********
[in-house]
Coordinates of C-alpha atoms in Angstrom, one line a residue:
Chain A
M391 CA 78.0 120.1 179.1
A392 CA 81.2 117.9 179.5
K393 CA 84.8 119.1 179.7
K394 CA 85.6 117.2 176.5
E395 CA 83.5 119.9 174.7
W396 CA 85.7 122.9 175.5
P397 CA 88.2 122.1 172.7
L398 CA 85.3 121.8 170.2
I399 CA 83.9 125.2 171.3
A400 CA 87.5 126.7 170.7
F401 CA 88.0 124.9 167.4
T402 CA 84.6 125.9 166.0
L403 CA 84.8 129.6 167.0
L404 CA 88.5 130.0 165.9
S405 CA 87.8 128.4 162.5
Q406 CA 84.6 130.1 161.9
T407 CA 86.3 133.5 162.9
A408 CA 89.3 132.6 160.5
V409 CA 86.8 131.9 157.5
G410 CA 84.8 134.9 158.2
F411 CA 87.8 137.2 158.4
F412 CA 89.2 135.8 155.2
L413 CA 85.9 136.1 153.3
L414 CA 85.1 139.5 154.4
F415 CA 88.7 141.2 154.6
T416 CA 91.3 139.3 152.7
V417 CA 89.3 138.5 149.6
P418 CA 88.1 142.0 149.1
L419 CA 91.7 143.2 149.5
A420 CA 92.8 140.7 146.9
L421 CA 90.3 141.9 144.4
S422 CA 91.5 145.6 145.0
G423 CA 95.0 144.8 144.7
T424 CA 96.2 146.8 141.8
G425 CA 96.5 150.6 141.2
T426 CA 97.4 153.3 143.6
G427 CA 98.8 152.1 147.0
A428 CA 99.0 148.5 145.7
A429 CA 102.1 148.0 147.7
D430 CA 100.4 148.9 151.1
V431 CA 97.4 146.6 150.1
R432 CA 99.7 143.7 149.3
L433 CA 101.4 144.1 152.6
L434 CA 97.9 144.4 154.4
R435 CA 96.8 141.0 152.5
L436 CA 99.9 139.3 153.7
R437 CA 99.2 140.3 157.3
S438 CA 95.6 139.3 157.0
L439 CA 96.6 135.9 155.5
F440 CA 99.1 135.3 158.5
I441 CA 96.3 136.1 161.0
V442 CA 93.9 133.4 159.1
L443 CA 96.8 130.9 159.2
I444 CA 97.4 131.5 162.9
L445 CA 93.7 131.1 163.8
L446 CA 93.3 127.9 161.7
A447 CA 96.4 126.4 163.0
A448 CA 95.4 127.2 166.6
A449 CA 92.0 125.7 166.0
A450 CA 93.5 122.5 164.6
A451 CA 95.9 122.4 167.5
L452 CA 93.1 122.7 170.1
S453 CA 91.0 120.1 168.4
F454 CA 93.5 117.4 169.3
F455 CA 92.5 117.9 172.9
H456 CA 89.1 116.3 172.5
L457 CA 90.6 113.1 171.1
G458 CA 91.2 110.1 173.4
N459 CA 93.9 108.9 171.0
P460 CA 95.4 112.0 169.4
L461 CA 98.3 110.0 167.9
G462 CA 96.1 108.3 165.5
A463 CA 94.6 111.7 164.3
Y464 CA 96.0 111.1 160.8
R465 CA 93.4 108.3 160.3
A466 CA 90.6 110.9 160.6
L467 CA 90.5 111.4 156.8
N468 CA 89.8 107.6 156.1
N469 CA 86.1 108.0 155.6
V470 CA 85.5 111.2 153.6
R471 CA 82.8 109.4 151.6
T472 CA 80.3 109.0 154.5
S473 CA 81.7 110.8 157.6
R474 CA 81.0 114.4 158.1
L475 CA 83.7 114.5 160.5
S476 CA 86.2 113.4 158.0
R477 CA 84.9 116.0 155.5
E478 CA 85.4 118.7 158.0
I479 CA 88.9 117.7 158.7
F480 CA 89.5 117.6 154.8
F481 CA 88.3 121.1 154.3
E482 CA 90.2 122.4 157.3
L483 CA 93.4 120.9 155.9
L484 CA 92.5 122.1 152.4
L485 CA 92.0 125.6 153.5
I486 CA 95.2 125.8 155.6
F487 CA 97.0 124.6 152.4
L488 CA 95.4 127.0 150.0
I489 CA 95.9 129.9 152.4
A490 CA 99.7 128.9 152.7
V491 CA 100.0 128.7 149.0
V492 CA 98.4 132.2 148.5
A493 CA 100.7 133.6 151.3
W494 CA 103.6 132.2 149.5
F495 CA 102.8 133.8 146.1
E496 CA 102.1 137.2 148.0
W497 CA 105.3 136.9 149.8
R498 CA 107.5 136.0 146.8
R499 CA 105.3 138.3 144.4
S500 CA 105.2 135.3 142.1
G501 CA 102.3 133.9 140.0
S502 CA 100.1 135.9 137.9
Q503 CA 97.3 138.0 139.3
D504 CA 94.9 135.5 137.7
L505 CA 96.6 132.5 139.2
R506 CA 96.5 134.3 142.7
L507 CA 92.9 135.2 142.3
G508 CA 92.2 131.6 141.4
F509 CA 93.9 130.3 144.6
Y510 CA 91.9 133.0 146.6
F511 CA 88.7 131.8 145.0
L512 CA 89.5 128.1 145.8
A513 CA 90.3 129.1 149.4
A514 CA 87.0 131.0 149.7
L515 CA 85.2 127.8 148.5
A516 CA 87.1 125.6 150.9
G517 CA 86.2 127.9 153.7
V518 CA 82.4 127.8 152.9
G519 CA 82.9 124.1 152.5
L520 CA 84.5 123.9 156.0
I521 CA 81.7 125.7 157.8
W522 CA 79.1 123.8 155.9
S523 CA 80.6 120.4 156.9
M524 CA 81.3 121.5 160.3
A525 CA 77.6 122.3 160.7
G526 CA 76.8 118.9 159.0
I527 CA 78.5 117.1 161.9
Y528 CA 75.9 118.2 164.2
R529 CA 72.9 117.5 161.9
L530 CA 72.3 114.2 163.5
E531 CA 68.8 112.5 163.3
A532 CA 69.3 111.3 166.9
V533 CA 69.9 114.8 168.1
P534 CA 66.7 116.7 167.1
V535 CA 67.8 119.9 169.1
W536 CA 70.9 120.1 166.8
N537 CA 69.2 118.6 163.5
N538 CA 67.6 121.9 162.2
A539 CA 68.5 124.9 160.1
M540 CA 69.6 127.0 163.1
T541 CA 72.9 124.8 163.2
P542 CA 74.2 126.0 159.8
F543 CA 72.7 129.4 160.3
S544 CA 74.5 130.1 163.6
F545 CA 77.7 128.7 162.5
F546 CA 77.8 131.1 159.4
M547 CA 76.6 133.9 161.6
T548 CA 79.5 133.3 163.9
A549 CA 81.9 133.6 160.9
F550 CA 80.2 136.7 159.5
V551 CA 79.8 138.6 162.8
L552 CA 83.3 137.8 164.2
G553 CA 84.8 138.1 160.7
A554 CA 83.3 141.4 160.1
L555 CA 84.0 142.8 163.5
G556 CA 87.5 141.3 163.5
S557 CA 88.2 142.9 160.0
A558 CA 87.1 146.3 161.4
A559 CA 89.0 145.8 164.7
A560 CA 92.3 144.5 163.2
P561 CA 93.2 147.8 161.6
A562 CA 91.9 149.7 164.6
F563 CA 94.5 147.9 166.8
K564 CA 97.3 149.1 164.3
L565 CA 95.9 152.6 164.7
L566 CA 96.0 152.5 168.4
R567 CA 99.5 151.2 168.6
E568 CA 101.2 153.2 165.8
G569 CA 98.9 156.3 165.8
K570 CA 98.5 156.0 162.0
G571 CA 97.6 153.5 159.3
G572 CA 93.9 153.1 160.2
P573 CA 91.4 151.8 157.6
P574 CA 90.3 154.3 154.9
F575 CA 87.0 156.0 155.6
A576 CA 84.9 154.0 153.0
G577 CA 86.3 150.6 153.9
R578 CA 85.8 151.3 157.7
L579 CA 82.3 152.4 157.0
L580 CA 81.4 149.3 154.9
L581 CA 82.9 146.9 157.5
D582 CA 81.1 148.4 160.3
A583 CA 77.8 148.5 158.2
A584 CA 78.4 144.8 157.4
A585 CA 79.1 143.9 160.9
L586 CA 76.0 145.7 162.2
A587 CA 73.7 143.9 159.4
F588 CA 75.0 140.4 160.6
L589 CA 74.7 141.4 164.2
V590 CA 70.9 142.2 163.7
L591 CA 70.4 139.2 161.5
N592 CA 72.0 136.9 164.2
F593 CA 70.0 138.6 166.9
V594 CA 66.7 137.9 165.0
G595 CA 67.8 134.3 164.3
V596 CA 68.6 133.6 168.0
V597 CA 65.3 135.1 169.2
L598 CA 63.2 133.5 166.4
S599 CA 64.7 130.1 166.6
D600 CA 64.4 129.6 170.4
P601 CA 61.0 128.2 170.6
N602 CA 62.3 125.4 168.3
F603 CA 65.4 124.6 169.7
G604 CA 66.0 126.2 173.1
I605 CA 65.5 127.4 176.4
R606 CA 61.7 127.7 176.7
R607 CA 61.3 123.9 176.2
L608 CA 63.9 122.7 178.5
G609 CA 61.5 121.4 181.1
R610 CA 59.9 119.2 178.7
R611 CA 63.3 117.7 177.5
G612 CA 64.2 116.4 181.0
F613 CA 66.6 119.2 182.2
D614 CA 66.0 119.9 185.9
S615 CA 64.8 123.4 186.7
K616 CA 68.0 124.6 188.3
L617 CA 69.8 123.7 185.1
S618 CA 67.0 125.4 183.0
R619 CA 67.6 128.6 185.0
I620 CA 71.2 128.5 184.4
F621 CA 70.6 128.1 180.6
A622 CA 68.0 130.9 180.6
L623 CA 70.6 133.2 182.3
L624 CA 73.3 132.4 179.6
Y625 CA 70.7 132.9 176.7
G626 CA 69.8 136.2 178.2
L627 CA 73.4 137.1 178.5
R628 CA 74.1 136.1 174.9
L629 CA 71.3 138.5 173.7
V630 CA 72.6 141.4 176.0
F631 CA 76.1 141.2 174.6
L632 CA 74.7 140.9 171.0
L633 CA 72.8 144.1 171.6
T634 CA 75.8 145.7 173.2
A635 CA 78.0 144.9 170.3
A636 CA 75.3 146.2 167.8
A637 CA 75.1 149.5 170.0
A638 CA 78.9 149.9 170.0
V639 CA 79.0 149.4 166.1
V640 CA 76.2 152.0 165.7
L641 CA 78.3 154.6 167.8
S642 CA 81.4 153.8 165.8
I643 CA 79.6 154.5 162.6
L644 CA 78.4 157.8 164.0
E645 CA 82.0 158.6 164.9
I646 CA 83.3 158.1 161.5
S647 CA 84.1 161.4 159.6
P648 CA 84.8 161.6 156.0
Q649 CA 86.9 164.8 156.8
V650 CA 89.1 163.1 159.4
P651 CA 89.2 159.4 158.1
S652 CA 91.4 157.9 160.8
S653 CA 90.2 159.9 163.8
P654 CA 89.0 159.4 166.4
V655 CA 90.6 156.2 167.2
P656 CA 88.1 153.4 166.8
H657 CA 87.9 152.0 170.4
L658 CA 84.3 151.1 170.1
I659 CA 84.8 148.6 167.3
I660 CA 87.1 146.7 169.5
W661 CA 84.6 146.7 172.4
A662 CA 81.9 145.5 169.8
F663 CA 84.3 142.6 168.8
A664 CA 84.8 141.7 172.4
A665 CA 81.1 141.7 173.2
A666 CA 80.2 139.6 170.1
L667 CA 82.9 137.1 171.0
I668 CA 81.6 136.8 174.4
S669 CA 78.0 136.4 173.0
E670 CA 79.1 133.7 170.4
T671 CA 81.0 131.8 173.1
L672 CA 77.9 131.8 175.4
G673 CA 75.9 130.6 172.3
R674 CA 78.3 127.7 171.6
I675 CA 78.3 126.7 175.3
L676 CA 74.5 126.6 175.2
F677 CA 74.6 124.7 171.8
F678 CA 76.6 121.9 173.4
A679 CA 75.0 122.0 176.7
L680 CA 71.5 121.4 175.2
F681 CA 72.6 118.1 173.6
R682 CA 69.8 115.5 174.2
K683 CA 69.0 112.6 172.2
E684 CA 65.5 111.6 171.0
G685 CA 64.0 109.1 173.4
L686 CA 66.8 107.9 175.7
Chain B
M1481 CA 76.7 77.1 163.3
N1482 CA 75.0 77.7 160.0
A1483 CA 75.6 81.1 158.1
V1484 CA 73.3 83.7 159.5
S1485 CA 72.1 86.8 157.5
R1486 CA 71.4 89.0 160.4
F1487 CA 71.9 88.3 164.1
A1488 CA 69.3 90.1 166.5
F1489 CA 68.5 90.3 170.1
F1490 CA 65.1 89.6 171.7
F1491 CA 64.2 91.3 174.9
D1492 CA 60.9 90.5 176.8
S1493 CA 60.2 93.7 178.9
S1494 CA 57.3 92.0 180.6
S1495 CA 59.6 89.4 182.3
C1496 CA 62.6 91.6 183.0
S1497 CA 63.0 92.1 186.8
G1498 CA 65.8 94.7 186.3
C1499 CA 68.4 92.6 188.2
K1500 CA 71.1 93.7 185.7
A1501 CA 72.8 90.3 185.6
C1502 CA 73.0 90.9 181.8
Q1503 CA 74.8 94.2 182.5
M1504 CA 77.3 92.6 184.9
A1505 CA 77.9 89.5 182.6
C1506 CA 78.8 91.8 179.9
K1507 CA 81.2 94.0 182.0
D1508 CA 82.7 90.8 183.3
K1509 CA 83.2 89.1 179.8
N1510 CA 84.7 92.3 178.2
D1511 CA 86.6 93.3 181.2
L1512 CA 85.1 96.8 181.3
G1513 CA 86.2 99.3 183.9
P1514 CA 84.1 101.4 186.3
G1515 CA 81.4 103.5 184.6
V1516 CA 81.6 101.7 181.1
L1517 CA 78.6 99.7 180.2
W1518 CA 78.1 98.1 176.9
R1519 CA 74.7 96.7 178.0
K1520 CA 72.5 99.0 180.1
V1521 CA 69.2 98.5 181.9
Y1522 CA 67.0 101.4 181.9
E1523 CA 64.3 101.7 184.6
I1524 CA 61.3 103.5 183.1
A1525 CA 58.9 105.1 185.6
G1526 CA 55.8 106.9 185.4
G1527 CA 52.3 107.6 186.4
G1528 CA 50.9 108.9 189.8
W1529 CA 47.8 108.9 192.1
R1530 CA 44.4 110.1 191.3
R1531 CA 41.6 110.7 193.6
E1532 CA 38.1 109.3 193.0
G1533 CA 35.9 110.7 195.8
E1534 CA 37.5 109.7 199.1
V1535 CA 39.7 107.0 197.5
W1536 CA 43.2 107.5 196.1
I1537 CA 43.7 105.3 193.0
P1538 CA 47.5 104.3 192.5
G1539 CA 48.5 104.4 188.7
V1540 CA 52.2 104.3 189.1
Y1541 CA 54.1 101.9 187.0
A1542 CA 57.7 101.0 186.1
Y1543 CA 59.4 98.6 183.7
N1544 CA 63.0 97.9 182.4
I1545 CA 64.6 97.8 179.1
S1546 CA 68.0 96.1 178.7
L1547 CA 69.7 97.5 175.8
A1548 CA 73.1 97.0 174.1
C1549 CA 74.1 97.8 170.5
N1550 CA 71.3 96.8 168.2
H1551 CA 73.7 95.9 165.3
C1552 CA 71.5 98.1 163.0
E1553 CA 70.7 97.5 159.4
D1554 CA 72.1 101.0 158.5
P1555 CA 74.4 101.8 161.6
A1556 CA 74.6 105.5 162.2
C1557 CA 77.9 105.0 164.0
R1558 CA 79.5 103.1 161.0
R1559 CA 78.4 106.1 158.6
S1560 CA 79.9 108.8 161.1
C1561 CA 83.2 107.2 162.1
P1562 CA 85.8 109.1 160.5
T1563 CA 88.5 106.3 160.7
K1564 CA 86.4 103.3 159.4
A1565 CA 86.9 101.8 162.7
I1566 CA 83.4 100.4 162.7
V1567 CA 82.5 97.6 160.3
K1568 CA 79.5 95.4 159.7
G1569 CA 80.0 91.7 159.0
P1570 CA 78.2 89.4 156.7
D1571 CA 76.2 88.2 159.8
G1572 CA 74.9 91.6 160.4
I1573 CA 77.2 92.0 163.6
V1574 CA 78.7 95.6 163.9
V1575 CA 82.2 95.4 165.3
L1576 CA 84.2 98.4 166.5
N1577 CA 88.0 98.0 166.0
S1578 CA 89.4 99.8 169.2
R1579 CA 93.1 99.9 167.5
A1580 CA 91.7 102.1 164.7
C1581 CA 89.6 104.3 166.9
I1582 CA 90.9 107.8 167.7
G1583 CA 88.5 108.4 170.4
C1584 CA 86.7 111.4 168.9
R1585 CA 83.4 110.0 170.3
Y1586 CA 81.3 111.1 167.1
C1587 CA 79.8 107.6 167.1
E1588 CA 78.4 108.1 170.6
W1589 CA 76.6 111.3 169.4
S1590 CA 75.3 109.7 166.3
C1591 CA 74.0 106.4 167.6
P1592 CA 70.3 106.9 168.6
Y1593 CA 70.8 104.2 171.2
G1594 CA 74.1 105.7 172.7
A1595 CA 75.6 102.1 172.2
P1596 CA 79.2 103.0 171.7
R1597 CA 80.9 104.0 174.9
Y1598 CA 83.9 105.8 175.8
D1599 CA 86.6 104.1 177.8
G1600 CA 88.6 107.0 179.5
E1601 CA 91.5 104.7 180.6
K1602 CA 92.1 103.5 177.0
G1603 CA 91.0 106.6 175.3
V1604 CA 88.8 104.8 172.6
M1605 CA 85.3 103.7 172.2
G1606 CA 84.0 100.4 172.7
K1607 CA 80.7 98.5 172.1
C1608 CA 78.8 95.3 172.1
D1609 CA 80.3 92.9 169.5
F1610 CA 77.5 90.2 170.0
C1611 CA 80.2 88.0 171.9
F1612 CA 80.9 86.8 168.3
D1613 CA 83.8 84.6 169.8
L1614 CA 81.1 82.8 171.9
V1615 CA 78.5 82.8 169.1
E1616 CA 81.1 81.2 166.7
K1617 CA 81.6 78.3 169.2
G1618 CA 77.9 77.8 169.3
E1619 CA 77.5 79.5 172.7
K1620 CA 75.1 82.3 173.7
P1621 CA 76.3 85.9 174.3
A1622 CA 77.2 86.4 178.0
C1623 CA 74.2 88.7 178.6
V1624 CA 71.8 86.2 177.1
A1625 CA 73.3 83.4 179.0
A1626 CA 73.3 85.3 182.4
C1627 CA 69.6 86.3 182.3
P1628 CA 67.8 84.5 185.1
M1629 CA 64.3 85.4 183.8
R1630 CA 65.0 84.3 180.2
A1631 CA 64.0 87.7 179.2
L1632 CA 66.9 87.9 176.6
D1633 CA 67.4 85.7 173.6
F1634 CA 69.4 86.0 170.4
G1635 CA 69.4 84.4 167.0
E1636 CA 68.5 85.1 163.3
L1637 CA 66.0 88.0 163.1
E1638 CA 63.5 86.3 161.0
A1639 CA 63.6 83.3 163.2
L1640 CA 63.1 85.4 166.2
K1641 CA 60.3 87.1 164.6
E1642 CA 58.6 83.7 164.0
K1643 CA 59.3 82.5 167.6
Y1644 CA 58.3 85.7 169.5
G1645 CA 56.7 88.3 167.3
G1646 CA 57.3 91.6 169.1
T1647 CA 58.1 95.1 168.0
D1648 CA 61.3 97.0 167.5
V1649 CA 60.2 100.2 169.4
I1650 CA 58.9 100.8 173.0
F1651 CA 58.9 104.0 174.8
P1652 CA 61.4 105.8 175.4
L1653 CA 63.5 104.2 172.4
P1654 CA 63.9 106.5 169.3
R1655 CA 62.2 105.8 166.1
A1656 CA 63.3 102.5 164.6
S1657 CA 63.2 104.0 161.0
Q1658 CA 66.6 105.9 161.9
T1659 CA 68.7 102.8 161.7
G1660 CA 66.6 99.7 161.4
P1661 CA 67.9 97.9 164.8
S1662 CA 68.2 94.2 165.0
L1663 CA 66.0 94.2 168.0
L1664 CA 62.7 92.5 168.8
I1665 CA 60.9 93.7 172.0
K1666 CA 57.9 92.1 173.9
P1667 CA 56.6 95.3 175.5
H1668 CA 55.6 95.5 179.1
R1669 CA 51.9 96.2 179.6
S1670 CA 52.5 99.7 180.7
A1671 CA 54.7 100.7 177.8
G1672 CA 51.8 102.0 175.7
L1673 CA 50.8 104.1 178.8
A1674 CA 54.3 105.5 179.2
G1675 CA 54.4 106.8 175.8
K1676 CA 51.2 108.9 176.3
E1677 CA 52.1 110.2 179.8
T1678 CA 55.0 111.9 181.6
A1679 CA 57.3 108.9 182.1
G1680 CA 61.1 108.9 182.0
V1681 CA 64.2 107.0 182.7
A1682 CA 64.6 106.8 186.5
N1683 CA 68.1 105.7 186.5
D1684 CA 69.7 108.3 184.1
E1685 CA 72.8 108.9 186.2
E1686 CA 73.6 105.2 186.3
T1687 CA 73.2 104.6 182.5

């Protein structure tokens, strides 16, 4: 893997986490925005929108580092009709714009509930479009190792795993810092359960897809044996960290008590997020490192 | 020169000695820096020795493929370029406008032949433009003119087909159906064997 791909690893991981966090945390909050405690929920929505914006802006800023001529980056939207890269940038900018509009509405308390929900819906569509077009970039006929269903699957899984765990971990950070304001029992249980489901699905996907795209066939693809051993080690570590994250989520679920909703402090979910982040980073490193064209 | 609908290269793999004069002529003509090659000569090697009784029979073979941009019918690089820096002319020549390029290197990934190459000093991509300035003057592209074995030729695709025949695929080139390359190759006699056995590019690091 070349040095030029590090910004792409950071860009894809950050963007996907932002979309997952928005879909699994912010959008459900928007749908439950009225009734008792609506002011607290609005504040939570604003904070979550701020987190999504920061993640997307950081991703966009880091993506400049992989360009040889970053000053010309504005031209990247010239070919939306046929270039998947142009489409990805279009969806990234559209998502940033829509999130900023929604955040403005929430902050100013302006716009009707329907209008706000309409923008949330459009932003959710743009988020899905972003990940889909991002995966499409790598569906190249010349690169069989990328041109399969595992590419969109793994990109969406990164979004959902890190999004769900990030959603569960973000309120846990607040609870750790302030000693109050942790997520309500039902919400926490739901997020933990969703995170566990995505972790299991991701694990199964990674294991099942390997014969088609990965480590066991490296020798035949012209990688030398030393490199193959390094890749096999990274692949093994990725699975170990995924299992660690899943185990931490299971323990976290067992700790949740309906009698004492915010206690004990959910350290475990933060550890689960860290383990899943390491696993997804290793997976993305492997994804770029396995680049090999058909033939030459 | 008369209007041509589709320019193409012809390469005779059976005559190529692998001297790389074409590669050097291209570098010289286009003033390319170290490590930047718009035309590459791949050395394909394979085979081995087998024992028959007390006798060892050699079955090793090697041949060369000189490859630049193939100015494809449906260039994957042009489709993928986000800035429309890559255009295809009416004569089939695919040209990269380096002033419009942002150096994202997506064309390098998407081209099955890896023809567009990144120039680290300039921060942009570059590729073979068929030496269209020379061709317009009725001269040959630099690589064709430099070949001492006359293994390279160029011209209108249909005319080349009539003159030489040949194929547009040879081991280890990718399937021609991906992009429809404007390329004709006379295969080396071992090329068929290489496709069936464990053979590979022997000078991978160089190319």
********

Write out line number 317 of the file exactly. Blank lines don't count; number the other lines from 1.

S1497 CA 63.0 92.1 186.8